And yes if the staff at both h/q and in schools could model the same said behavior and expectations then I would take it seriously. When they are paying staff to take a 4 hour course on White Privilege with half the staff of color, women and of course faith and ethnicity not quite the obvious it shows that this is pandering to meet the inquiries by the Justice Department and the issues of due process with children of color.

Sorry but the district doesn't uphold due process with it's own staff. They need a course in hypocrisy.

- Teacher

Maria said...

I cannot believe there is NO one positive comment regarding social emotional education. And this is how we will perpetuate our track record of self absorbed, un-empathetic leaders, in a World that needs the opposite. Social Emotional curriculae can be very well integrated with academics and can be taught for most simultanously. There is ample evidence to show that empathetic people who understand the language of feelings and can take someone else's perspective as well as can regulate their own emotions fare better in life and are happy induviduals. SEL is not only about bullying. Food for thought.


Anonymous said...

Such programs may make administrators feel good, but our children found them contrived and somewhat silly. It's not that social/emotional learning is not valuable, but that canned curriculum may not be the best means of learning, nor is school the only place that children can learn such lessons.

Anonymous said...

Civics could be a well placed course that could include many issues that develop the community building skills that all prospective humans need be they leaders or followers. There are more than ample non profit groups from Boys/Girls Clubs to others that also develop said skills, there are Churches and Memberships in Guilds and of course parent(s)

There is a place for learning at school and the social element comes from varying activities there as sports, arts and other clubs and groups. The extra in curricular.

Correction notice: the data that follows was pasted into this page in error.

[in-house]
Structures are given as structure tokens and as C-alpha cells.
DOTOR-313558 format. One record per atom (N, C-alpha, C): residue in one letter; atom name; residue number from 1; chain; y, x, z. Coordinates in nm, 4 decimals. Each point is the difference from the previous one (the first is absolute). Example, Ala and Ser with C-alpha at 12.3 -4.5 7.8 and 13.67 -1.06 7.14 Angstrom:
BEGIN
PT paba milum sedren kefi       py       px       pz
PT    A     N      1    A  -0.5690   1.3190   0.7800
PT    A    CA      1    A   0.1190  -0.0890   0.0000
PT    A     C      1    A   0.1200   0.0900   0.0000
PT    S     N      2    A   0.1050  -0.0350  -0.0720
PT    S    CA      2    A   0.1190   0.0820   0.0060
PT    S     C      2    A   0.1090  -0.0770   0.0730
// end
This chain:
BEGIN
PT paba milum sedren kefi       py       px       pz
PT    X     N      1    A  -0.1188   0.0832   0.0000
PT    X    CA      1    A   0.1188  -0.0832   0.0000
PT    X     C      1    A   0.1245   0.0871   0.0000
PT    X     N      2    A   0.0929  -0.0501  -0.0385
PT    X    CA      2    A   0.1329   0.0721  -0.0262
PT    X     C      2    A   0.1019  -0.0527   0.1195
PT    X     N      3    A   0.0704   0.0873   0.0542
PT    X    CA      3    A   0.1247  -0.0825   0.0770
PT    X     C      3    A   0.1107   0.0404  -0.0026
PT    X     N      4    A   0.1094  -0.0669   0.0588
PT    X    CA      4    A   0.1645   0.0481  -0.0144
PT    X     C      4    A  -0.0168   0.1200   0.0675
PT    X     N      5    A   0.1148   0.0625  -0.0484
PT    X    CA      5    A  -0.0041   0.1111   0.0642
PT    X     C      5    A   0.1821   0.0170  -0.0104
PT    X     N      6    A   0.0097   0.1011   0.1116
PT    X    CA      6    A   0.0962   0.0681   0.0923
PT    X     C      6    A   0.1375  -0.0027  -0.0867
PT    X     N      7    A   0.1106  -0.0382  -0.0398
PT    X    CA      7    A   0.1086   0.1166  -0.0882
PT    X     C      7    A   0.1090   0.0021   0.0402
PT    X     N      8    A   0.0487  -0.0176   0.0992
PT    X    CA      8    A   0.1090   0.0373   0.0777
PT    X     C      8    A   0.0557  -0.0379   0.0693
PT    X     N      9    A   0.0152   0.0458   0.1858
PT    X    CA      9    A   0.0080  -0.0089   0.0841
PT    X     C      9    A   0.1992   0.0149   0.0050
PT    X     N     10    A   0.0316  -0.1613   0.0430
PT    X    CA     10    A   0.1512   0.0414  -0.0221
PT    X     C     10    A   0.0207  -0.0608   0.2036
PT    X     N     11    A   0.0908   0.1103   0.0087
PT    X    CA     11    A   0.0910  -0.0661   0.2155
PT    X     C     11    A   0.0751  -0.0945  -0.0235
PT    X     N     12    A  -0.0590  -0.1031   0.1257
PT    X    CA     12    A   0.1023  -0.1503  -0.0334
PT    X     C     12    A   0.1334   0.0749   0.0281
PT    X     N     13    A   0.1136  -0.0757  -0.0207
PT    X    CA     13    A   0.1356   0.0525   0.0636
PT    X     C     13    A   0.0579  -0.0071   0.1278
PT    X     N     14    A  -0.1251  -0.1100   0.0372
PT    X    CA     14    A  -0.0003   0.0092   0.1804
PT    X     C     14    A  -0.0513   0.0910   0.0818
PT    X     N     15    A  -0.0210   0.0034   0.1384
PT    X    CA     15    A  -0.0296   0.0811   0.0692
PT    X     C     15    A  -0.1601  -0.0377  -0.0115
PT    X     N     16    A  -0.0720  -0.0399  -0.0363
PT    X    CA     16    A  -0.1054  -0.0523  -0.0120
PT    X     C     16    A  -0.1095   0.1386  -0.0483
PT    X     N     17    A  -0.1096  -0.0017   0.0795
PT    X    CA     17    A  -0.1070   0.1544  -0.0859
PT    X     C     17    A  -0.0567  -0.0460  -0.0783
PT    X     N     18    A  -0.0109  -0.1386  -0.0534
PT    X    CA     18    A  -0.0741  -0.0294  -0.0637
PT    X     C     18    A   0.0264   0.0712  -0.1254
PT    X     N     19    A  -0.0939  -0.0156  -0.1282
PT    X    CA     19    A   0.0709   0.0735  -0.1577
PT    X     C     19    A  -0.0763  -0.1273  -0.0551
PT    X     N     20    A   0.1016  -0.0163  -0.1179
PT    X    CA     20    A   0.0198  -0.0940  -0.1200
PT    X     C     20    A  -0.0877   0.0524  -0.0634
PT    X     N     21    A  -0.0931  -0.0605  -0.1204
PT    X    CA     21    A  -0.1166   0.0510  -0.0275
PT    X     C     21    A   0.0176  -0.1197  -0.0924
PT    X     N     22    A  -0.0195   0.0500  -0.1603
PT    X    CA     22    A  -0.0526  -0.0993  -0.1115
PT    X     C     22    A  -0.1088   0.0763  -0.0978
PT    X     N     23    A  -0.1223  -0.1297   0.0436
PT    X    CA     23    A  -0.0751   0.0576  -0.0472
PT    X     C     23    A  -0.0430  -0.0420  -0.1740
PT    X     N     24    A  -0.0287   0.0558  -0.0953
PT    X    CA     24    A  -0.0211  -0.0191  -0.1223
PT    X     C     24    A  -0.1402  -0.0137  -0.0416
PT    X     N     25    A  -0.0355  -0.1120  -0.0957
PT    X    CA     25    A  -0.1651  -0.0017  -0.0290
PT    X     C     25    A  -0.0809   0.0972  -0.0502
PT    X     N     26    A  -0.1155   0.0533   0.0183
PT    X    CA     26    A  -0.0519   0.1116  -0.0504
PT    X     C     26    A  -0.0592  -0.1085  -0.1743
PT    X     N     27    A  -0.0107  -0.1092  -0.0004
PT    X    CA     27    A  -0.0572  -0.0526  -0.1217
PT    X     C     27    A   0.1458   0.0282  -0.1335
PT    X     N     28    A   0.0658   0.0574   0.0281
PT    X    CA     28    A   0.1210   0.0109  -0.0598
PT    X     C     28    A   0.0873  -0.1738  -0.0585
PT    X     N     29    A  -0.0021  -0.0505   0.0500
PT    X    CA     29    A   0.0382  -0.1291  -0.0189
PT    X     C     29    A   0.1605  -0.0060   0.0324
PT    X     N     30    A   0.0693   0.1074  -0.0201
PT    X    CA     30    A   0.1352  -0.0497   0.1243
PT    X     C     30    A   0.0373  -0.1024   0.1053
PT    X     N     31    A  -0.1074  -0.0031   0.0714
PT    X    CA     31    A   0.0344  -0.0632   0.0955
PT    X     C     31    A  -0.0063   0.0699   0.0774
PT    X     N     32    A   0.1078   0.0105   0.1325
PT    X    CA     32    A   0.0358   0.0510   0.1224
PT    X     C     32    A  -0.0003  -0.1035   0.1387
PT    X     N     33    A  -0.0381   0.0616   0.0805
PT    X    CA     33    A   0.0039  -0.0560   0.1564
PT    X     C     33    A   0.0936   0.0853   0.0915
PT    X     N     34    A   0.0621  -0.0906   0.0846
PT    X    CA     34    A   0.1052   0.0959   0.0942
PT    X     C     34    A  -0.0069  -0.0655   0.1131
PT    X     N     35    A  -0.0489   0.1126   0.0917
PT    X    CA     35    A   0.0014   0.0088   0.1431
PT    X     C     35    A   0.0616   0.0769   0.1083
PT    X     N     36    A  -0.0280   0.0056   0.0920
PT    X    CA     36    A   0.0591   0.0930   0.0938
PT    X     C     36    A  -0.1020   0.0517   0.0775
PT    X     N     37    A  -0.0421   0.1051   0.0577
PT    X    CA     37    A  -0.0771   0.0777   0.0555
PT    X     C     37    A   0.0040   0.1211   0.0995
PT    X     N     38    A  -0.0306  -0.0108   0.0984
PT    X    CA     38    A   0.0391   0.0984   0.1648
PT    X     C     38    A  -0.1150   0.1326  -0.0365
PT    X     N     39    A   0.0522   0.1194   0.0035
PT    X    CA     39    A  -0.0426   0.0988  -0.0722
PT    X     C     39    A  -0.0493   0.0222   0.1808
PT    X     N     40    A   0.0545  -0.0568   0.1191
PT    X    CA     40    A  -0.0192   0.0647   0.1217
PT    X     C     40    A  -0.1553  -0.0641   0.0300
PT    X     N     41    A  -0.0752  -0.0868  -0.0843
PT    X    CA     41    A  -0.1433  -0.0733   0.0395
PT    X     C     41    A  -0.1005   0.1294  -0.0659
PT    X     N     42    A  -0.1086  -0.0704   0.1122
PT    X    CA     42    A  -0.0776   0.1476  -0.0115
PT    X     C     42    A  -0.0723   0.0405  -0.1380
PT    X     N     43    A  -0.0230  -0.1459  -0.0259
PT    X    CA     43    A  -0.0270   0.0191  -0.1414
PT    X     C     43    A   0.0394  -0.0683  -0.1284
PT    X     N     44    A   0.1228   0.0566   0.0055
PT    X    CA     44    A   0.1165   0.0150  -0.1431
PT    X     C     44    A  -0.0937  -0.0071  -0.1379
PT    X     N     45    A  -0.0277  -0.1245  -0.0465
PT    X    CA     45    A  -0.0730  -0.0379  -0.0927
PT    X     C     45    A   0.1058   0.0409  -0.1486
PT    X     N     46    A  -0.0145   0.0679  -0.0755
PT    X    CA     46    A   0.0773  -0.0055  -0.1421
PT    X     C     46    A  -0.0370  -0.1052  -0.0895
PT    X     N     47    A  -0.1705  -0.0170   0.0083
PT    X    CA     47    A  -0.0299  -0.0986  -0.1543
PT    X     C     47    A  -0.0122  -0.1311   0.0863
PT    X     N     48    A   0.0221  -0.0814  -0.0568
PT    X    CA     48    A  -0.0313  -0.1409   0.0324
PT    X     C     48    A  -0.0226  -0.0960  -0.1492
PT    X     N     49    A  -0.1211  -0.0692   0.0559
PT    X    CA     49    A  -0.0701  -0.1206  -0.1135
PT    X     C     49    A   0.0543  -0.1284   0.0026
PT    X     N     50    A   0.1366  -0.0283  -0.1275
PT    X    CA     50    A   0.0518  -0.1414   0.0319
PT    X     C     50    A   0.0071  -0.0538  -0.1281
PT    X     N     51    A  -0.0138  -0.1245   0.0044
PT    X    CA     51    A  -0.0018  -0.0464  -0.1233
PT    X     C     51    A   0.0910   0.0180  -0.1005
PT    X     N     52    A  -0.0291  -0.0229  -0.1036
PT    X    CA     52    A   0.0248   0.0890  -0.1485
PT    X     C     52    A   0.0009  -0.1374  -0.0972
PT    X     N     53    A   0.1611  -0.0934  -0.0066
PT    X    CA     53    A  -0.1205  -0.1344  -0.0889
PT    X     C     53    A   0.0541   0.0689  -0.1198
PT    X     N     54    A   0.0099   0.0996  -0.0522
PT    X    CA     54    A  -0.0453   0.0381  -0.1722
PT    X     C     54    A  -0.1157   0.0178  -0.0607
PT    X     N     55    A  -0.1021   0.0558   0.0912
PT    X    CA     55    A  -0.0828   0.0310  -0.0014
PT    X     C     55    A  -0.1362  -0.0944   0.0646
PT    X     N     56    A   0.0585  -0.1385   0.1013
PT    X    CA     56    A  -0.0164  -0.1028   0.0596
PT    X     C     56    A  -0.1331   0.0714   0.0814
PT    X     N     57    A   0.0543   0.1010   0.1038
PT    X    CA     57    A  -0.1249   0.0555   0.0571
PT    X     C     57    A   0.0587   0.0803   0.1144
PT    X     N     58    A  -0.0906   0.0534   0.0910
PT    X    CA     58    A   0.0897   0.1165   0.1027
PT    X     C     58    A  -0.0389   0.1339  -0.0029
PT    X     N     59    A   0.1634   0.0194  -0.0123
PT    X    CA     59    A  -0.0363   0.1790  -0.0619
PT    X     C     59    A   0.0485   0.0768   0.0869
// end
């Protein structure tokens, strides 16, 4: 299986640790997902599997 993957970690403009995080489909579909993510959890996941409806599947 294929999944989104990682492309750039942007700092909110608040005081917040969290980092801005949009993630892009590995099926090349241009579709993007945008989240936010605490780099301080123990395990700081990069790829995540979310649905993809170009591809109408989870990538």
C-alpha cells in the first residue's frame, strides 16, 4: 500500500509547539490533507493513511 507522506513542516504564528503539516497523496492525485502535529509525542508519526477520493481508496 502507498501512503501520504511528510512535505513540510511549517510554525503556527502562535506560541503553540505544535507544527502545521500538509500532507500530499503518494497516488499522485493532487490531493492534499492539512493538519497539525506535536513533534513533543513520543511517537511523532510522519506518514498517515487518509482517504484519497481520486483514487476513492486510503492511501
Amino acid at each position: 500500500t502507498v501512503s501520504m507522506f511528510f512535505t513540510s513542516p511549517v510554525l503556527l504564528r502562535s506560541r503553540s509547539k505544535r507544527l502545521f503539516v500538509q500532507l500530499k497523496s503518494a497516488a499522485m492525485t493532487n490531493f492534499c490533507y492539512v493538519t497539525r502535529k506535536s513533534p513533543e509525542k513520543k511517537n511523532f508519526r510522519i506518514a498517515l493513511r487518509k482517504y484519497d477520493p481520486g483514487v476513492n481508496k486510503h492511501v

As for bullying lessons and hours spent on those "classes" are akin to testing, wasting more time and possibly doing more harm then good.

Read this article about such http://ideas.time.com/2013/10/10/anti-bullying-programs-could-be-a-waste-of-time/

School is for learning skills and knowledge but making you a better human being well that is not just a school's responsibility.

- Teacher

Anonymous said...

Wow. Understanding the origins of Al Parents bad rep. It ain't K12 grades that will distinguish our kids in their lives. It will be ingenuity and an ability to work with others unlike themselves. The latter is entirely the realm of social-emotional learning.

Further, social-emotional learning must explicitly be taught at schools because not all families offer the lessons explicitly or implicitly at home. Get it through church or Boys and Girls Club or Scouts? Commenters need to spend a little time out of their own worlds and walk a step in communities of poverty and communities newly arrived from other areas of the world. It is a fact that enrichment is a luxury not a basic in households, not to mention those without houses, throughout this district. Are these kids not in your kids' HCC classes? That's an even larger problem.

Wow. Just wow. I guess that's my name for this thread.

"Wow. Just wow."

Anonymous said...

Wow is right. K-12 is really about getting them ready for college where kids are mature enough to find what interests them. A well-rounded kid who plays well with others will succeed in college and life.

The obsession with academics starting in the early years doesn't serve kids or society.

That being said, kids need enough work to keep them busy and not bored, but naysaying socio-emotional development is pretty short-sighted.